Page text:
The photos were taken from our deck with a 300mm lens that wasn't quite powerful enough to get good fluke shots. These pics are in Annette Bay. I put "x" on the mist from the spouts, and it appears there were 3-4 whales out there. If so, this is the first time we've seen them in groups since the fall.
Today we snuck out between squalls to go get a glimpse of the humpback activity we've been seeing from shore between Race Point and Spire Island. We observed on humpback that was lingering back and forth VERY close to the shoreline. No flukes, I'm assuming not diving too deep. We spent about 20 minutes watching it and it never left this 200 yard section of shoreline. In the same area, there were 10 or more sea lions in some sort of continual frenzy very close to shore. Not sure what was going on, but it was interesting.
With no fluke shots, we have no way of knowing if this is the same whale we saw in the area recently. Comparing dorsal fin patterns, it doesn't appear to be the same whale.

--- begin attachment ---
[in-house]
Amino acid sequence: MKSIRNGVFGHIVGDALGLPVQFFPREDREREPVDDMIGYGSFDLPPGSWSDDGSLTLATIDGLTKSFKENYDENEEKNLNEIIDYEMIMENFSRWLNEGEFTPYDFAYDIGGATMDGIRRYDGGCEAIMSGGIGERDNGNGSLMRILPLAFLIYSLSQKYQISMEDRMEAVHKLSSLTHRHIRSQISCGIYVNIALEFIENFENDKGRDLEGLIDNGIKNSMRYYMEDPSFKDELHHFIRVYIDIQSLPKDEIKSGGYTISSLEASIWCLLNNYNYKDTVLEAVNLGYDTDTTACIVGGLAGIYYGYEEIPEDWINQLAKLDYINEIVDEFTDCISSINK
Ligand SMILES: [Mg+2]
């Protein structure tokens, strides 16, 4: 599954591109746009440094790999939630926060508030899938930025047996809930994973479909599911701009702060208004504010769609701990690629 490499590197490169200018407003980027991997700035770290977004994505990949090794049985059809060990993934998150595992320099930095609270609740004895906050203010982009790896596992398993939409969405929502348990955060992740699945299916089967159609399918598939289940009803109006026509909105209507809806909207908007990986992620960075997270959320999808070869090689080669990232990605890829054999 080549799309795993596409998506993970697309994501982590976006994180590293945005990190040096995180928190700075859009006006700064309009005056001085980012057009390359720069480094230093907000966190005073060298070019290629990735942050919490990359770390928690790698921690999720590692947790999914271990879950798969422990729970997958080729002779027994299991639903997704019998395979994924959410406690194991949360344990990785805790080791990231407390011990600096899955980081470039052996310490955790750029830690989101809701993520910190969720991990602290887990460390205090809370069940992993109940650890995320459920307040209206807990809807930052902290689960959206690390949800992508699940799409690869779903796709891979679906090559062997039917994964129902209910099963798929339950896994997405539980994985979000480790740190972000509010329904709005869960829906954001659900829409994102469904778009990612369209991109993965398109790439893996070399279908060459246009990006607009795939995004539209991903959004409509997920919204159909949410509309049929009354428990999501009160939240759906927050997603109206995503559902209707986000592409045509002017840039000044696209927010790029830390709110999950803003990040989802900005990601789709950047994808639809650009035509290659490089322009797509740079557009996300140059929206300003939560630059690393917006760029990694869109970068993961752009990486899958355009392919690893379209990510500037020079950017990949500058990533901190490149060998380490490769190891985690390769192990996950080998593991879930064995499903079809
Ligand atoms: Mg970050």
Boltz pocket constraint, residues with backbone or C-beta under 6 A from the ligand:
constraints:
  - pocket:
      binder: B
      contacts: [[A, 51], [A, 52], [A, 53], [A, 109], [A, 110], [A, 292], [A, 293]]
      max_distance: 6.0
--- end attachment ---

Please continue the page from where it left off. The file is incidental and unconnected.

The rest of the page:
Three orca, one male, observed from our deck. They surfaced twice, heading NW into Nichols Passage, then gone. No memory card in camera........ooops. Close to shore near the highway.
Same location as previous post. Again, poor photo taken at dusk a long ways out. Hoping to get out on the water in the coming days to hopefully get a good fluke shot to see if this is the same one we've been seeing all week. Easier said than done this time of year. Whale in lower left corner. Annette Bay behind with the road to Metlakatla above.
Solo humpback lingering near the mouth of Annette Bay doing similar behavior to the previous post. Coming to the surface, taking 4-5 breaths, then diving. Poor photo, as whale was quite a ways away.
Multiple spouts viewed near the north east tip of Annette Island/Annette Bay area. Viewed from near Mountain Point while walking on the bike path. No pictures.
It took 35 miles and four hours before we spotted a lone humpback at Reef Point. It was coming up for air for 4-5 breaths before diving. Typical pattern was the whale coming up for 2-3 breaths, then it would change direction, take another breath or two, then dive. It was definitely lingering in a 1/4 mile area around Reef Point.
Pics were after sunset, had to push the ISO to 1600, so they are grainy and a bit blurry due to the low light.
Amazing video from Oasis Alaska Charters of a solo humpback bubble feeding literally right next to the Clover Pass docks.